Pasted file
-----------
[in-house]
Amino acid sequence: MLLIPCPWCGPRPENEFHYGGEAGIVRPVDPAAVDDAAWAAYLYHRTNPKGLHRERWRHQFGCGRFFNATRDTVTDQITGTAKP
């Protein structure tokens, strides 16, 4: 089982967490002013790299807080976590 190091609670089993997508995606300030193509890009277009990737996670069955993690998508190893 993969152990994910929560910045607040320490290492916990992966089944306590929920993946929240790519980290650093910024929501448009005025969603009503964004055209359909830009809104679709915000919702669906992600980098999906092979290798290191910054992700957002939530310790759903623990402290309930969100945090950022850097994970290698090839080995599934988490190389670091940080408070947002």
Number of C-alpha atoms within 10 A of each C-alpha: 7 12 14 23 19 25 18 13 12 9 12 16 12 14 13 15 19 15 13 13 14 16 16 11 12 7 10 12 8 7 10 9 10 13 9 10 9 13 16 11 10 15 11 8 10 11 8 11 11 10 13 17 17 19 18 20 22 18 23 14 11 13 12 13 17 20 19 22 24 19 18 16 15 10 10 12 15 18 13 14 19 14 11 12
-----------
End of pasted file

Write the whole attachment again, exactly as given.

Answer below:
[in-house]
Amino acid sequence: MLLIPCPWCGPRPENEFHYGGEAGIVRPVDPAAVDDAAWAAYLYHRTNPKGLHRERWRHQFGCGRFFNATRDTVTDQITGTAKP
């Protein structure tokens, strides 16, 4: 089982967490002013790299807080976590 190091609670089993997508995606300030193509890009277009990737996670069955993690998508190893 993969152990994910929560910045607040320490290492916990992966089944306590929920993946929240790519980290650093910024929501448009005025969603009503964004055209359909830009809104679709915000919702669906992600980098999906092979290798290191910054992700957002939530310790759903623990402290309930969100945090950022850097994970290698090839080995599934988490190389670091940080408070947002």
Number of C-alpha atoms within 10 A of each C-alpha: 7 12 14 23 19 25 18 13 12 9 12 16 12 14 13 15 19 15 13 13 14 16 16 11 12 7 10 12 8 7 10 9 10 13 9 10 9 13 16 11 10 15 11 8 10 11 8 11 11 10 13 17 17 19 18 20 22 18 23 14 11 13 12 13 17 20 19 22 24 19 18 16 15 10 10 12 15 18 13 14 19 14 11 12